[Alyson Kuhn] I spent a magical evening with Diane (the mother) and Madeline (the daughter) Tompkins in Kansas City last month. I had admired their work in their Felt & Wire Shop, but I wasn’t prepared for the papery pair in person. Yes, it was a bit like falling down the rabbit hole … right into a conversational tennis rally.
The duo’s one-of-a-kind works and letterpress art prints are usually based on a quotation or proverb with an engaging contemporary resonance. Diane does the silhouette art and editorial research, and Madeline does the hand lettering and provides the second set of eyes on every project. The interplay of word and image — equal parts Victorian detail and wacky whimsy — does the rest.
Tag Team Tompkins’ creations grace several scenes in “A Mad Tea Party,” a 10-page feature in the Hallowe’en issue of Better Homes and Gardens (the magazine’s biggest-selling issue of the year). Diane cut six new silhouettes and drew (yes, with Prismacolor pencils) a different men’s shirting pattern for the background of each. Madeline’s pen also labelled tea-time treats: “Eat me,” “Drink me,” and “Poison.“
Diane retired from Hallmark several years ago following three tours of creative duty: “In the mid-’60s, I was a ‘process artist,’ creating color separations for cards. In the late ’60s, I was an artist in Party and Gift Wrap — our area developed those crazy paper party dresses! My third tour lasted 26 years, in many roles — from designer, studio manager and stylist, to product design manager for gifts. I was part of Hallmark’s first creative development team to travel to Asia, where we developed gifts with various vendors in Hong Kong, Bangkok, Manila and Taipei.” I wanted to dub Diane the Wizard of Scissored … but she wields a knife to snip those cravats and whiskers, tassels and plumage.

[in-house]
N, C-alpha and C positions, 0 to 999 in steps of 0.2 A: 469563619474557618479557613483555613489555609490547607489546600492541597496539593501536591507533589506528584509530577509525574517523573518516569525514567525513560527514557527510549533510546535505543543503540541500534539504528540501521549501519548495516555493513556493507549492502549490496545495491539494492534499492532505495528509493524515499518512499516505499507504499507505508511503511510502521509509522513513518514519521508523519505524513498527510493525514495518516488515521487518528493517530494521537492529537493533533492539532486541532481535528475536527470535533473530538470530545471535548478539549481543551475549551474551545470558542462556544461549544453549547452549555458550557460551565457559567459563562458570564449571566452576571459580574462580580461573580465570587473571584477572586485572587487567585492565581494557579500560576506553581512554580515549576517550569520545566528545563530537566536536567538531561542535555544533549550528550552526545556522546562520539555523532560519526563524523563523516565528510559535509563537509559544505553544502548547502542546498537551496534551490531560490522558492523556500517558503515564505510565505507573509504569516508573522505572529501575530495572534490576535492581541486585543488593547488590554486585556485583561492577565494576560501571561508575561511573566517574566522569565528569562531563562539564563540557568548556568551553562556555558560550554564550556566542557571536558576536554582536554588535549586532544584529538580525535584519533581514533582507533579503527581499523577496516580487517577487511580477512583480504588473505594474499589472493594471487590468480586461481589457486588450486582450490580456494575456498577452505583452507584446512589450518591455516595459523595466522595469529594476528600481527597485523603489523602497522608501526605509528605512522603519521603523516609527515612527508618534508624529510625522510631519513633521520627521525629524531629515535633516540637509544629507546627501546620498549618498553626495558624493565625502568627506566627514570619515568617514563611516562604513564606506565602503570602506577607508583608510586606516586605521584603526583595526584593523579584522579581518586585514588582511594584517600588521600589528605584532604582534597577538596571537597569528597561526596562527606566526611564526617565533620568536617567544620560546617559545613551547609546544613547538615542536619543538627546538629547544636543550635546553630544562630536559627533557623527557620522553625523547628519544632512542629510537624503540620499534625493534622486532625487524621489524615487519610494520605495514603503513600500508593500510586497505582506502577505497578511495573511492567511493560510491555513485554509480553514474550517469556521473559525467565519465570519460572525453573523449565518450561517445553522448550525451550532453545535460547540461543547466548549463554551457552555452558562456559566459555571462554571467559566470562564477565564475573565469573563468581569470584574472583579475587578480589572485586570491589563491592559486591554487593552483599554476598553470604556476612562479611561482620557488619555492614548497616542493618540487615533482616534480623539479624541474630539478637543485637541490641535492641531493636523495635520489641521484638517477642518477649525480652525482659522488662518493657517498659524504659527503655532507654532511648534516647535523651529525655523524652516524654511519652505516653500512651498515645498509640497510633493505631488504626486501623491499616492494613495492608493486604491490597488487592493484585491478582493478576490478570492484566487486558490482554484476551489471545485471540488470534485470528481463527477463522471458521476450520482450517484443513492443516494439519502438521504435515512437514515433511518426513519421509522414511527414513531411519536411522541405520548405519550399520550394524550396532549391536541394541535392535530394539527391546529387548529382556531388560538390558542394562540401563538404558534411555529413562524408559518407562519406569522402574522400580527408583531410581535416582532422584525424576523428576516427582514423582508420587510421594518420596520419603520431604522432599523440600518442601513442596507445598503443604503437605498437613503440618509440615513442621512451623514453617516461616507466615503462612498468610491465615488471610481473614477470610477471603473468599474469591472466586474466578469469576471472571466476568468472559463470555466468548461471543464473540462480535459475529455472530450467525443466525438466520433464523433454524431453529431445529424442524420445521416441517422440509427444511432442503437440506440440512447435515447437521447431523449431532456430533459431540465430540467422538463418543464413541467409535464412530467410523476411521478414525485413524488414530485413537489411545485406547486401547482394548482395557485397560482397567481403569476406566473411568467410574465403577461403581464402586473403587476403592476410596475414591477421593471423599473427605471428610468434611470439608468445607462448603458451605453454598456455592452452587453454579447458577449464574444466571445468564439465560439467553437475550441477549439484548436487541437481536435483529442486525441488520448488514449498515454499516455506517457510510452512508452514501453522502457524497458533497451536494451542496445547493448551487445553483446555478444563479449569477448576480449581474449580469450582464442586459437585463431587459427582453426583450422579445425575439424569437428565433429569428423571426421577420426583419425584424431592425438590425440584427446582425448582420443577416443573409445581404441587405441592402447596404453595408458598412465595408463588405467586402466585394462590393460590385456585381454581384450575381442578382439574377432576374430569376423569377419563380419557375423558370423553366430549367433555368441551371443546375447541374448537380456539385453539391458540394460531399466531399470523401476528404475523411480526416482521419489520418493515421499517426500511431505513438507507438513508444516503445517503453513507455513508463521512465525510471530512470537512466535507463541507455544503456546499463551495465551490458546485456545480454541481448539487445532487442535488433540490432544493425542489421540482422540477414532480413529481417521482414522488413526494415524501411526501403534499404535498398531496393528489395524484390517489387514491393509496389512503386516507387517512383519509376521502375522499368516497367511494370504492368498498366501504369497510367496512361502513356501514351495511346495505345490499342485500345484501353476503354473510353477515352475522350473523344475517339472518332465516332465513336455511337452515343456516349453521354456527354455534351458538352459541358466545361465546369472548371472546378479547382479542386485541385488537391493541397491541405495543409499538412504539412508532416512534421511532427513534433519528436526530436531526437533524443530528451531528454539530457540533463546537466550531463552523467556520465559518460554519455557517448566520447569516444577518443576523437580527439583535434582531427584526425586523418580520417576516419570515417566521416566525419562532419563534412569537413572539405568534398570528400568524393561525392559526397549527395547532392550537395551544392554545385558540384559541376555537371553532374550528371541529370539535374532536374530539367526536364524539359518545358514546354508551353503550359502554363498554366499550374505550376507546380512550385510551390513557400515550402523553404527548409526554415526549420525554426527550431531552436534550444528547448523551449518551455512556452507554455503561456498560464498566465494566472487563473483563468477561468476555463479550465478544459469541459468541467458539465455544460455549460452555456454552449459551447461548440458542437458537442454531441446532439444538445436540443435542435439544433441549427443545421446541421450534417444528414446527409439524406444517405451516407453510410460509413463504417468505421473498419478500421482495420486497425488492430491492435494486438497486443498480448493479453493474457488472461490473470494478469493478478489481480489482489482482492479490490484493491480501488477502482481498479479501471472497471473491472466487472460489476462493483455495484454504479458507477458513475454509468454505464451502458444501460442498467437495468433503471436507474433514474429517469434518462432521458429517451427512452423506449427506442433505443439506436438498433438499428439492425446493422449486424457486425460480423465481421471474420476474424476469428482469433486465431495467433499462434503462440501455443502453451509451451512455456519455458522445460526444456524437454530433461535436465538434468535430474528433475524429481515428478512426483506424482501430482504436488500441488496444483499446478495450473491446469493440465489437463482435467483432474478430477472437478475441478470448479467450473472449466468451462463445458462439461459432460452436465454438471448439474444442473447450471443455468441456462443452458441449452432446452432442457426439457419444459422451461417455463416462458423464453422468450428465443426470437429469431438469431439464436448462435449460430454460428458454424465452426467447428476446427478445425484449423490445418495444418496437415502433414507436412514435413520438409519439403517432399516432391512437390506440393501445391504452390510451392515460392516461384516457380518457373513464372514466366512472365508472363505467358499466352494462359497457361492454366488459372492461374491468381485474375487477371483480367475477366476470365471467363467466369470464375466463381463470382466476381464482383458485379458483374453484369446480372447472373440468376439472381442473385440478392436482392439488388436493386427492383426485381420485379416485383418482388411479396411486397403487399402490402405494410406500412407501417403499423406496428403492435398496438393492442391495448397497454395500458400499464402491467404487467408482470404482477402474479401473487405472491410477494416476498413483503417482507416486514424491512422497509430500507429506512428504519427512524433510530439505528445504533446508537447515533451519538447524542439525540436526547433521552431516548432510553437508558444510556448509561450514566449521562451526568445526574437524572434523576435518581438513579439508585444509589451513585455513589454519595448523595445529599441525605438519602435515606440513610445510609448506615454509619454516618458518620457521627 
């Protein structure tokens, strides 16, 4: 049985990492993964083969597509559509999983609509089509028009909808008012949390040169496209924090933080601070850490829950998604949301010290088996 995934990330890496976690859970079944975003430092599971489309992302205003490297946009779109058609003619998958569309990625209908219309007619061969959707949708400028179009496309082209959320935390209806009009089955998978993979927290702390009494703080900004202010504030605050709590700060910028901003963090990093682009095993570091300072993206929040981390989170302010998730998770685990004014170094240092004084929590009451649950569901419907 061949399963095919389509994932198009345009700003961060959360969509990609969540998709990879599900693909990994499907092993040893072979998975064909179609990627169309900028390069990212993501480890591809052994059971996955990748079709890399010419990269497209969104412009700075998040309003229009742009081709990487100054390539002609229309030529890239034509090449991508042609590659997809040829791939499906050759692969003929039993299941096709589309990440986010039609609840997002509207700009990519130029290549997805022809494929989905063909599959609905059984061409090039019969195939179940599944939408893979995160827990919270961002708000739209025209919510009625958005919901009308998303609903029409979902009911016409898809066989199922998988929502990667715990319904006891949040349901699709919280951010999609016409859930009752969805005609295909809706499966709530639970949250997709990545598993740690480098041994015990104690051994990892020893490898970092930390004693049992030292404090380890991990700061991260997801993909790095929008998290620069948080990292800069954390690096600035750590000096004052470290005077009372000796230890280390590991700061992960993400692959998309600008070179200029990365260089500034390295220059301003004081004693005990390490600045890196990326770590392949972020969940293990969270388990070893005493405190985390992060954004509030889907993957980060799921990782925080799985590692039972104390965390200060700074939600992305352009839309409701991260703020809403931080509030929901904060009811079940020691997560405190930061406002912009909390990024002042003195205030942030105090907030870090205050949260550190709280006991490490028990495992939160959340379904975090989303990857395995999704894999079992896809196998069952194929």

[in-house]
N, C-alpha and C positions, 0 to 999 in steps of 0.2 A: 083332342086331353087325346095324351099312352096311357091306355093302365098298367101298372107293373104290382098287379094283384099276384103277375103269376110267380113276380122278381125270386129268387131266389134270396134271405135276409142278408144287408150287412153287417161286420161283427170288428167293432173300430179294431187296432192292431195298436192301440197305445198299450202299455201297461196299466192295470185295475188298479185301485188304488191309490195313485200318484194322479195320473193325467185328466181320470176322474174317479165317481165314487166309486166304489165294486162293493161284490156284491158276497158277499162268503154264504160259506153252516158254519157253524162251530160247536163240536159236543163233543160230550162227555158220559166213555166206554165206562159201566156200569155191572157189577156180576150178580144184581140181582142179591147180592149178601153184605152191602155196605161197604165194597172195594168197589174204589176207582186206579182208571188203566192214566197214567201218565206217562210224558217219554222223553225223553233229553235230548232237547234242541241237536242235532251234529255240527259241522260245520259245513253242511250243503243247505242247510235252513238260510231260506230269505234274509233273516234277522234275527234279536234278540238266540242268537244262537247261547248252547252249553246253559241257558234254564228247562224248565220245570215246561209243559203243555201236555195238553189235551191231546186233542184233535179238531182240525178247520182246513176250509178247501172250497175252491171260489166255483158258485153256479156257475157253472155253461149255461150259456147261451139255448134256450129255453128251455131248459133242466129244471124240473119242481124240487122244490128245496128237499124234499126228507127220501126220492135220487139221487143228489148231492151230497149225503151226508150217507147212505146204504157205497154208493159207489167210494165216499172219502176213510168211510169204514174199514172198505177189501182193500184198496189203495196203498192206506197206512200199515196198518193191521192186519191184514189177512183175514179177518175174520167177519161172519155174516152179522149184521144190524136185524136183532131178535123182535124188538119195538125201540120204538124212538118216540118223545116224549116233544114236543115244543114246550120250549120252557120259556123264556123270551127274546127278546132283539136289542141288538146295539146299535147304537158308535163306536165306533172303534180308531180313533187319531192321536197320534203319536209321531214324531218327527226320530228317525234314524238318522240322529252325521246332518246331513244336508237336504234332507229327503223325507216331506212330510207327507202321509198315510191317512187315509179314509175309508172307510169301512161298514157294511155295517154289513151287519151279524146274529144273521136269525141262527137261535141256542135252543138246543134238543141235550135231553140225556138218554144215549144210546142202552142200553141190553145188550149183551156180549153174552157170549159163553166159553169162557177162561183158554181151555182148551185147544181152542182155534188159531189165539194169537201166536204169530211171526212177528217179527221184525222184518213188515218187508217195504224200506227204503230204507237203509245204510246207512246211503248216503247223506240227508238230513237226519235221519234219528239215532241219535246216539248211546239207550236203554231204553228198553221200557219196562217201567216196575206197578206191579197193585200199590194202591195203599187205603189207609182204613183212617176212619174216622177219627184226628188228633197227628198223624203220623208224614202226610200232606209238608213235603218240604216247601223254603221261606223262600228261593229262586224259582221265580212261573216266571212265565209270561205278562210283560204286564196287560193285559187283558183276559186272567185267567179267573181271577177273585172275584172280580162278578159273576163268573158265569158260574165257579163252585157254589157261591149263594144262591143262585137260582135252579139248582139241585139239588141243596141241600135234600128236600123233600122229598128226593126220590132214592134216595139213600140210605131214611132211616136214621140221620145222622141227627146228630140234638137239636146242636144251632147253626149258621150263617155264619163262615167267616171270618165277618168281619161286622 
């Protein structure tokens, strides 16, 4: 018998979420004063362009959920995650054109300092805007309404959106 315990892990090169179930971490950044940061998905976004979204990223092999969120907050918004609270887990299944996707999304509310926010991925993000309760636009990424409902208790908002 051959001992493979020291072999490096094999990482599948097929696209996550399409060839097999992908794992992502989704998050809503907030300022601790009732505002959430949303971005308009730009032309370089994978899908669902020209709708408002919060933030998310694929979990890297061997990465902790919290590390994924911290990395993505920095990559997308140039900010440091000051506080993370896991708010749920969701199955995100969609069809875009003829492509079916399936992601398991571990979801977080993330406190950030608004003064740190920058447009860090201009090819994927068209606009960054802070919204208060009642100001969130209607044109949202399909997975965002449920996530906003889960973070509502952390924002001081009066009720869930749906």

Madeline Tompkins considers herself more of a lettering artist than a calligrapher. She graduated from the University of Kansas 15 years ago and has worked at Hallmark for the past 14 in several different creative areas. She currently designs greeting cards and contributes to new product concepts. (In case you are curious: Hallmark encourages outside creative pursuits, as long as resulting products do not compete with their own.)
I suspect Madeline’s paper gene is inherited on both sides. Her father, Wayne Tompkins, worked for Kansas City’s premier art materials retailer, Keith Coldsnow’s, early in his career … and delivered supplies regularly to the home of “Rita and Tom [Thomas Hart] Benton.”
The team’s Dire Warnings series is quite my cup of tea. The framed original below (currently for sale in the curated shop at the Leedy-Voulkos Art Center) is cleverly trimmed in two patterns of repositionable Washi tape.
The prints are letterpress printed at Skylab Letterpress in Kansas City, primarily on Mohawk Loop Vellum Milkweed 160# Cover, which is 100% pcw. Skylab recently ran a six-color press test (below, on Mohawk Loop Feltmark Ivory 110# Cover, likewise 100% pcw) so Diane and Madeline could see the possibilities of adding color to their black-on-white look.
Diane Tompkins has also proven to be an ace correspondent. Her two-page note (below), thematically stamped with the King and Queen of Hearts, was an excellent read … and contained a wafer-thin prize (keep scrolling).
The enclosure for Alyson Wonderland: my very own hand-cut Cheshire jack o’ lantern teapot, with a betassled lid that makes it look like it’s wearing a fez. I’m mad for Jaunty Jack!
Last two photos © 2011 StudioAlex. Other images by Tag Team Tompkins.
“A Mad Tea Party” from BH&G was produced by Debbie Dusenberry, who is also the blogmistress of Curious Sofa. Her Go Ask Alice post, about getting the assignment and styling the shoot, is a hoot — and a sweet homage to obsession.